SEAN HANNITY (HOST): Clarence Thomas wrote that striking down Roe should open up the high court to review other precedents that may be deemed demonstrably erroneous. Now he's talking about a constitutional principle here and that is enumerated rights or the Ninth and Tenth Amendment. What is the role of the state?
So he's trying to basically – Now, if it's a state that's going to decide, think about it, then it's the people that ultimately decide because it's the people that will elect their assemblymen, their state representatives, their state senators, and their governors and that is what they're saying that's where the decision ought to be made.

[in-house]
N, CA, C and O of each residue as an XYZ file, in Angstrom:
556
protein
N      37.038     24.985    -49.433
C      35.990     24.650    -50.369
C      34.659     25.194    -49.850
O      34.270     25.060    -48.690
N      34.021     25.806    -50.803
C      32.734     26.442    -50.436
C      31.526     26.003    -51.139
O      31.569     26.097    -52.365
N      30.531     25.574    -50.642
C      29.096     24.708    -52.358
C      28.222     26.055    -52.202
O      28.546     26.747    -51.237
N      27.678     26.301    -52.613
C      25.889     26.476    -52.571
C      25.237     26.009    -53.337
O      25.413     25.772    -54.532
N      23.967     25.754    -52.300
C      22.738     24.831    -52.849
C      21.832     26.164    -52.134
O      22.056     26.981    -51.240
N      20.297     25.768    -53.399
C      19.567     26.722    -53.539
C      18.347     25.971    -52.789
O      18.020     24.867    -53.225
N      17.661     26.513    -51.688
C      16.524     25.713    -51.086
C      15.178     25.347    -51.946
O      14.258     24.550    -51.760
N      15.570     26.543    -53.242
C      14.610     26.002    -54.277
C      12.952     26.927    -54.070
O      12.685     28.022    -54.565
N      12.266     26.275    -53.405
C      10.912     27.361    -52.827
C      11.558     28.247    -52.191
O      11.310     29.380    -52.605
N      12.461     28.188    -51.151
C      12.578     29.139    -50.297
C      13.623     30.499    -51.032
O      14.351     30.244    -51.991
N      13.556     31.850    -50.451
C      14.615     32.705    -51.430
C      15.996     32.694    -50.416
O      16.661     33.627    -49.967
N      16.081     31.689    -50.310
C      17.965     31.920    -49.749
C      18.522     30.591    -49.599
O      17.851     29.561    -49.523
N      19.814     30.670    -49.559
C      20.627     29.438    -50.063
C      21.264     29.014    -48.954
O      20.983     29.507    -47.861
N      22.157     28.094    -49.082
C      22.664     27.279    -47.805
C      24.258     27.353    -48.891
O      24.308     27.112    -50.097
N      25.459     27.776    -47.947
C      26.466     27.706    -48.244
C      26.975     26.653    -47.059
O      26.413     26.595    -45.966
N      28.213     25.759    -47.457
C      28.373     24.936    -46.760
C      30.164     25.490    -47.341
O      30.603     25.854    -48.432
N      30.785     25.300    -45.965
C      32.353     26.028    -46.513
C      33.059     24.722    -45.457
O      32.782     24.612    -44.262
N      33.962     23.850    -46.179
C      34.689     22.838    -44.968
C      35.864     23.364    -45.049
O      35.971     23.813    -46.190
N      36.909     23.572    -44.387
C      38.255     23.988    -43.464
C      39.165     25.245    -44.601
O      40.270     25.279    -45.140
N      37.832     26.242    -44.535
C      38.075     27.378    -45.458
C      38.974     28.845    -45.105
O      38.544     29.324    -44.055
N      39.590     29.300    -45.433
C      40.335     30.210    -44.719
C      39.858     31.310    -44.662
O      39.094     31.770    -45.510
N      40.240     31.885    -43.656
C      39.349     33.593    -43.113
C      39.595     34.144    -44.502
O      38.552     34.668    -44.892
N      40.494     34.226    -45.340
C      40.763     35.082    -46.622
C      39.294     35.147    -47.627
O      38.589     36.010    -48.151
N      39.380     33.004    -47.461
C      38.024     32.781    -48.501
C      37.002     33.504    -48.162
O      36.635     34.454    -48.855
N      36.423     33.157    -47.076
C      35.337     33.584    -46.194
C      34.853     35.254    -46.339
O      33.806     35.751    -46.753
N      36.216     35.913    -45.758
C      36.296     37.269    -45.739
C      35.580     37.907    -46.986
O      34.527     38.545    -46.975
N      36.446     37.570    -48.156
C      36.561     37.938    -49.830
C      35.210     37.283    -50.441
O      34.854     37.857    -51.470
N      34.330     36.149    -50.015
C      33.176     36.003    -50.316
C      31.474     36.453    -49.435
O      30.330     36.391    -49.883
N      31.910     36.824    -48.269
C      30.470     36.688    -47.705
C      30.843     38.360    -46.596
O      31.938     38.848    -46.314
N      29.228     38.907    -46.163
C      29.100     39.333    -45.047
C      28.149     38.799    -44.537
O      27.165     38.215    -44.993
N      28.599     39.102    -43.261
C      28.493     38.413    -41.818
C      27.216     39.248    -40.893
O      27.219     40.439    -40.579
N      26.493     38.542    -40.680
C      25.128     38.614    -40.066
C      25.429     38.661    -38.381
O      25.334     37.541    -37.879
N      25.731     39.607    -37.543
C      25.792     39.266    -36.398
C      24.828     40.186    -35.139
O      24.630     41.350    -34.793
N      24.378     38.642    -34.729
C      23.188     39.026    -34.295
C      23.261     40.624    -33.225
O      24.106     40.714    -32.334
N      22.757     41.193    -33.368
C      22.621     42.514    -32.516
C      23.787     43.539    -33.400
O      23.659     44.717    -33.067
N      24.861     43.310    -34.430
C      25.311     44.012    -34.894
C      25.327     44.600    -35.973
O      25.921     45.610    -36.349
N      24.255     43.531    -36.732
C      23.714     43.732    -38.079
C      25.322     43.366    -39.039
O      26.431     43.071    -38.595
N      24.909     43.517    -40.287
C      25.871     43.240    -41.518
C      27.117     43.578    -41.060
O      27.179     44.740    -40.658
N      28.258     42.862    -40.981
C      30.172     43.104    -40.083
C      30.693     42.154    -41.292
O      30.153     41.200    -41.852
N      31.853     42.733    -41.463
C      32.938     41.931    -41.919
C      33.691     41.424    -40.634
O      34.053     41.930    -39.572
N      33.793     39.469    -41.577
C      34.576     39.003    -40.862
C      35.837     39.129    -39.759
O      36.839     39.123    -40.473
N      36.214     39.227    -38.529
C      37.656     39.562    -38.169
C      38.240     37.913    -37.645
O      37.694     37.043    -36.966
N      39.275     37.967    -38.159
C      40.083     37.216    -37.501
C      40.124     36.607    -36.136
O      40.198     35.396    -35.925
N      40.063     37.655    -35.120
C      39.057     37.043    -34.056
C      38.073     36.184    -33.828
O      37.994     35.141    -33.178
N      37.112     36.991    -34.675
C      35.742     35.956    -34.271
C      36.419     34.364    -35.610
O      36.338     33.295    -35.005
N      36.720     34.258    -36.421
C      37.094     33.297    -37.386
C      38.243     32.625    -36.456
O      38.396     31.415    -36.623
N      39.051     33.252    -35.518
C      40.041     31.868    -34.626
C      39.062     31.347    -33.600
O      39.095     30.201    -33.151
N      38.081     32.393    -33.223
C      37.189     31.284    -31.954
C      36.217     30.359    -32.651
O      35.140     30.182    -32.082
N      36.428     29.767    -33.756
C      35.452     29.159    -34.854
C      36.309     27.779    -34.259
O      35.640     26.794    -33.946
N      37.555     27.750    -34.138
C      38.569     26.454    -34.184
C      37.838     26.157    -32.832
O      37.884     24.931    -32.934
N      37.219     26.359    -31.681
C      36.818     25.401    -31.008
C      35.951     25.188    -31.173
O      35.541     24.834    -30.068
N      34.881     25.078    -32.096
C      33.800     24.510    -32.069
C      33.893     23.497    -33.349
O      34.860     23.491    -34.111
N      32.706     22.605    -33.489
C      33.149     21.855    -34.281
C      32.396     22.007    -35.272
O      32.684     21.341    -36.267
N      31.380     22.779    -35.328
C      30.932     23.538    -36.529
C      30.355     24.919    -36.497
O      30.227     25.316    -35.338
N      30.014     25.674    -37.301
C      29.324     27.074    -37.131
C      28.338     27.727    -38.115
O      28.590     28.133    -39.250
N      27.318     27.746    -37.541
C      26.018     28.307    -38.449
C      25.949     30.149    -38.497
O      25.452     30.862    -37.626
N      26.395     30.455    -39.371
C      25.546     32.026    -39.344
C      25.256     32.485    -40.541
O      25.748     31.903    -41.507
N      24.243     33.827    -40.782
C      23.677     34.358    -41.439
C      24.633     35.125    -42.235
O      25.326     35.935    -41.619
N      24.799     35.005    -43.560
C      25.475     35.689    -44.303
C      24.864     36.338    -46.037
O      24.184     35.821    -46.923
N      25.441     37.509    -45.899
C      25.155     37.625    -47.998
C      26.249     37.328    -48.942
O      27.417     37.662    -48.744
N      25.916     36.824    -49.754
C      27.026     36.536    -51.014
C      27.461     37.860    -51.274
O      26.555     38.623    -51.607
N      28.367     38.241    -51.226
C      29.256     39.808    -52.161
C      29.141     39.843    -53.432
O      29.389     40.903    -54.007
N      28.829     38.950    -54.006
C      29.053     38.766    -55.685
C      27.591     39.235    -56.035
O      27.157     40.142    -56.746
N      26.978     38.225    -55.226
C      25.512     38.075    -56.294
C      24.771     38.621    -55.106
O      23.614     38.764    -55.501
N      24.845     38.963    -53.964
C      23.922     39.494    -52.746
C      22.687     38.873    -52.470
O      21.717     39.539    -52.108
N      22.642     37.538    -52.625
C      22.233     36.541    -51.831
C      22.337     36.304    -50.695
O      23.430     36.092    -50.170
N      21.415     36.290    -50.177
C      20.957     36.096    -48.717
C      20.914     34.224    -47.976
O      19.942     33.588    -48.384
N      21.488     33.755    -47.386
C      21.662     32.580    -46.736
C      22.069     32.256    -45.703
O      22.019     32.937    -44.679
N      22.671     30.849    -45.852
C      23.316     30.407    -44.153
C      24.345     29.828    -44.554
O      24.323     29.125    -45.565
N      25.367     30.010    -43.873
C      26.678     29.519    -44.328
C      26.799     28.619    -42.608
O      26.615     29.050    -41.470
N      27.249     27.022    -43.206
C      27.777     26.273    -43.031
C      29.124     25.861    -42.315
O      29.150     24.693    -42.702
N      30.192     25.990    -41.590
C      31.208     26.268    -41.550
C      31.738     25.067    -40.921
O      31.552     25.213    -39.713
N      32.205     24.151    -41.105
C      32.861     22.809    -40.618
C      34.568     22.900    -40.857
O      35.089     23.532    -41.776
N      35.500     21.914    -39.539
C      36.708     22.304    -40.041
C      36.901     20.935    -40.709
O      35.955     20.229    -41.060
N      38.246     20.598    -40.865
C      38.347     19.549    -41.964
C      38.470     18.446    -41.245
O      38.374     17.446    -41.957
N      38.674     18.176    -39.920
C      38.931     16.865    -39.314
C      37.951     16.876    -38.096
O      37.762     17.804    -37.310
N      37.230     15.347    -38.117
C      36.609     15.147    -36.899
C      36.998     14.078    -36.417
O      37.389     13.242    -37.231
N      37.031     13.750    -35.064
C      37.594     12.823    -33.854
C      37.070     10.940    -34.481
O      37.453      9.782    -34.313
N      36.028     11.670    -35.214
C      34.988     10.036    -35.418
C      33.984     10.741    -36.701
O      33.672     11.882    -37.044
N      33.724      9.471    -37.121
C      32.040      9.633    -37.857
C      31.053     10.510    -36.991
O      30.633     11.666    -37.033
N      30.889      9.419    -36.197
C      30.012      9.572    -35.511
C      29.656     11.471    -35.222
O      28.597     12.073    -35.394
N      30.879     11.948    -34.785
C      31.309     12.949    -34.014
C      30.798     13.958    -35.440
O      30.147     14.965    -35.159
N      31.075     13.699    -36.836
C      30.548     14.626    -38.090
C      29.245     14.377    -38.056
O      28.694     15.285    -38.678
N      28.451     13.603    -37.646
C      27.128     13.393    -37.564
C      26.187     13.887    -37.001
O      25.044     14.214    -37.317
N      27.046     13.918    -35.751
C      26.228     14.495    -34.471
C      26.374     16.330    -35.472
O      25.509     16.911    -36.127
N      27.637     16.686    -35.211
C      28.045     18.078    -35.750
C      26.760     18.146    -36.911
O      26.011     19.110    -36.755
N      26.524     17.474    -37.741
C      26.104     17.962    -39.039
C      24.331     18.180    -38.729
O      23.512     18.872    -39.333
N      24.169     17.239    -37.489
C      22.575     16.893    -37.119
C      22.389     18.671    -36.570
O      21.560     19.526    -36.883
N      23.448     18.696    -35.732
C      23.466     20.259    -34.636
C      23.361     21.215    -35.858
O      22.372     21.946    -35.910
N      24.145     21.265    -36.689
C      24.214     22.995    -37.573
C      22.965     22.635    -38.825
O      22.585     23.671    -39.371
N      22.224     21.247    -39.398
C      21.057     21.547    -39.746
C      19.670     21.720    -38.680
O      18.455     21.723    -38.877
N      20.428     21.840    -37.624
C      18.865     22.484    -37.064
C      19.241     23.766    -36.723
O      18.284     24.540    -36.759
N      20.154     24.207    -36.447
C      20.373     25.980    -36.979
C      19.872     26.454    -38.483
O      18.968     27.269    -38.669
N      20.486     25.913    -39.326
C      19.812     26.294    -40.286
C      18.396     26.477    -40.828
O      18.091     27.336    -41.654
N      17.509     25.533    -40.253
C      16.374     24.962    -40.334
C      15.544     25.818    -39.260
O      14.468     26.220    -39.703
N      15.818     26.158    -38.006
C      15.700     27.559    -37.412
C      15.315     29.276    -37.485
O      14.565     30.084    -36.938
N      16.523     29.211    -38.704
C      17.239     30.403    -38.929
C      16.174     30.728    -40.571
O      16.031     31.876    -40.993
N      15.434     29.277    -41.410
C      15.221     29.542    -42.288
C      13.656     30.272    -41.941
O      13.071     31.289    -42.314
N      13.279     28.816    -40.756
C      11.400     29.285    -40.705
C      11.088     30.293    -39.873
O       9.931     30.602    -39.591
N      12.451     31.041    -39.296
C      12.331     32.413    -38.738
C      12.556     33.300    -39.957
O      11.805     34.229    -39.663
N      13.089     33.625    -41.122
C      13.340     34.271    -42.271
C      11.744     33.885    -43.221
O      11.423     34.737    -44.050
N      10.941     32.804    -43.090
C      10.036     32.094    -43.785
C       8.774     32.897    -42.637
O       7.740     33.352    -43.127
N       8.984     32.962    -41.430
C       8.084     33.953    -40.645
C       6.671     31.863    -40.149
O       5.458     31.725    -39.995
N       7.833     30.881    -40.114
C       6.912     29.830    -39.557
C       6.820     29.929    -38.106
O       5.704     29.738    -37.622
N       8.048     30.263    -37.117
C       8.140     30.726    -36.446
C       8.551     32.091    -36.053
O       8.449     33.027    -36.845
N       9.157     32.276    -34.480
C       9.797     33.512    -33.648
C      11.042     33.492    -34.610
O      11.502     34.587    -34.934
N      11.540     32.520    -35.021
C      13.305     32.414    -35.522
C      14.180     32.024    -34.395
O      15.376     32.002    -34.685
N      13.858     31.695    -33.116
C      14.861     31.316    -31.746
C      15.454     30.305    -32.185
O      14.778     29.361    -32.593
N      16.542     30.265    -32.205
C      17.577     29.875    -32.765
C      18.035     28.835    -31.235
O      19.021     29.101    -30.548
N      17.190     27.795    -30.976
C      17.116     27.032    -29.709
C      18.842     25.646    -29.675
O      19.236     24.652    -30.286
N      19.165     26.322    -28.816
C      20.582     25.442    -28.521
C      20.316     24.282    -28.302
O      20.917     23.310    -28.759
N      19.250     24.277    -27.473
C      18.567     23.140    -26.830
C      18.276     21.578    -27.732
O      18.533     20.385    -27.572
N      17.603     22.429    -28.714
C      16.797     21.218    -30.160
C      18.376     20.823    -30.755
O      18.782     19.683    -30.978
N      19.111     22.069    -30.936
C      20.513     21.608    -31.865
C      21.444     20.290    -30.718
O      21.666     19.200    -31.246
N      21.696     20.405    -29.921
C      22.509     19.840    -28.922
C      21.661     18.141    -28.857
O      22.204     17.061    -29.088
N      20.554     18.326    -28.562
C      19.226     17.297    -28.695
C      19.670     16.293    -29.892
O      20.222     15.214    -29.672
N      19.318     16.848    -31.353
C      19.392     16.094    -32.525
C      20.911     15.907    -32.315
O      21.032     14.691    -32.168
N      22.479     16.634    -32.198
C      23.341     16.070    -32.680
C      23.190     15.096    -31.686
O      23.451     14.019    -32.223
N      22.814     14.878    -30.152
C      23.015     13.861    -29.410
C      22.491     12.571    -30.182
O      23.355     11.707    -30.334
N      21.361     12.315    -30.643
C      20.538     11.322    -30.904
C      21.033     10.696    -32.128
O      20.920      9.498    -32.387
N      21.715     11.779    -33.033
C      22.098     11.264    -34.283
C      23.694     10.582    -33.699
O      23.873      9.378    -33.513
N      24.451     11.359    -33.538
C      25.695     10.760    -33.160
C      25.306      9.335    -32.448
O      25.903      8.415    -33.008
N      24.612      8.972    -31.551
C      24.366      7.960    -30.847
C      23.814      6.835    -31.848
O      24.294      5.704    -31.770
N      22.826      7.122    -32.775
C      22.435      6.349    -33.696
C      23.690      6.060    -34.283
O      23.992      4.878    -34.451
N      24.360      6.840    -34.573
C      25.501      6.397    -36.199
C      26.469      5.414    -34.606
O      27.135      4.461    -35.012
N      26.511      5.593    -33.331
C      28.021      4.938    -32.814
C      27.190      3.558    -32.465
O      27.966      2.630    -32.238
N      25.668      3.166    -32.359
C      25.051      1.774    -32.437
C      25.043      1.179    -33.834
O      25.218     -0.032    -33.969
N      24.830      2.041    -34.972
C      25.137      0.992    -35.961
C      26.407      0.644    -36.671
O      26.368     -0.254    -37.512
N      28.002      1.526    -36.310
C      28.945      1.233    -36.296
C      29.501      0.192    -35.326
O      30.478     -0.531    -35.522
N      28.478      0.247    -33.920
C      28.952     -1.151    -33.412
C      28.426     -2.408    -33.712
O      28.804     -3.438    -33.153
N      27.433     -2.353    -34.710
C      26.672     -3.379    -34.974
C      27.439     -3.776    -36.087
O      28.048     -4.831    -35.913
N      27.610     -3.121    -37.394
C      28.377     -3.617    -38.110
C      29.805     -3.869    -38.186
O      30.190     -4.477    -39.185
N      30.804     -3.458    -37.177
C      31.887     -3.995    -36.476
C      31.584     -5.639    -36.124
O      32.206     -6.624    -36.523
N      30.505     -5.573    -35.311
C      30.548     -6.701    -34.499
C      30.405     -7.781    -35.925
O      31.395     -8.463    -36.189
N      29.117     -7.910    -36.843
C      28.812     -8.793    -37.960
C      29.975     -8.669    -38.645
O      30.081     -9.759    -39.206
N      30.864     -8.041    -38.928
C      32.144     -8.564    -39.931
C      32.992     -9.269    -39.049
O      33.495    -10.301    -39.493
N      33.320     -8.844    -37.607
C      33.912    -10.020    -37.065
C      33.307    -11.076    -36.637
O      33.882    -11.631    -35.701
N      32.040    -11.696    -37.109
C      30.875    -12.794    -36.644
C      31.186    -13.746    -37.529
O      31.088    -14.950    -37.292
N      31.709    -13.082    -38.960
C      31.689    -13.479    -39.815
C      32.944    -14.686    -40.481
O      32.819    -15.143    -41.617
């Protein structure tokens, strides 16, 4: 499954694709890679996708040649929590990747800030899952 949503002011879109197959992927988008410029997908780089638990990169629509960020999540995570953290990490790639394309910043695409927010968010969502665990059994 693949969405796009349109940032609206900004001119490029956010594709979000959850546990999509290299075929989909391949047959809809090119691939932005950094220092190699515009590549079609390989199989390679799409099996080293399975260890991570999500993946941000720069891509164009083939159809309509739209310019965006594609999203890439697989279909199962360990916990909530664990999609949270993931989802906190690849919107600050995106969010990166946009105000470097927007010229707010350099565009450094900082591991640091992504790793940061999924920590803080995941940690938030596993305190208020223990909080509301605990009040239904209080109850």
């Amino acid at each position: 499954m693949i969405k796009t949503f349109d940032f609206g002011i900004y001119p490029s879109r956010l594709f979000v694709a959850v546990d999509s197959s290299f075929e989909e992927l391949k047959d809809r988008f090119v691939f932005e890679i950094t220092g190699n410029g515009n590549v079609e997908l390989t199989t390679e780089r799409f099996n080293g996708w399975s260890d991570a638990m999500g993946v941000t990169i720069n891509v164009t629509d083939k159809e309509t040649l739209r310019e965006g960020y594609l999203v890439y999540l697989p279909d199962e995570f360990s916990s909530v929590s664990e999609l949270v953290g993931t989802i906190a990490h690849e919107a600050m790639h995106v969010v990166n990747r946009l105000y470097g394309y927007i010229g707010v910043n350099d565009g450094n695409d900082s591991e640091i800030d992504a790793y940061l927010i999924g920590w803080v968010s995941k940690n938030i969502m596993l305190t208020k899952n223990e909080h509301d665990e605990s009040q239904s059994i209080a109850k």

And, for example, some are saying, "Well he wants to take away the right of people to use birth control or contraception." You know, and for example, the 1965 ruling in Griswold v. Connecticut. In future cases, we should consider all of the court's substantive due process precedents including Griswold, Lawrence, and some others he wrote in this -- again in the concurring opinion in this particular case. What he's saying is the principle of allowing states to decide those issues not enumerated specifically in the Constitution is a principle that he abides by and if you really think about it, that is the most democratic for this democratic republic that we live in. But you can't have that argument when people have lost their minds the way they have now.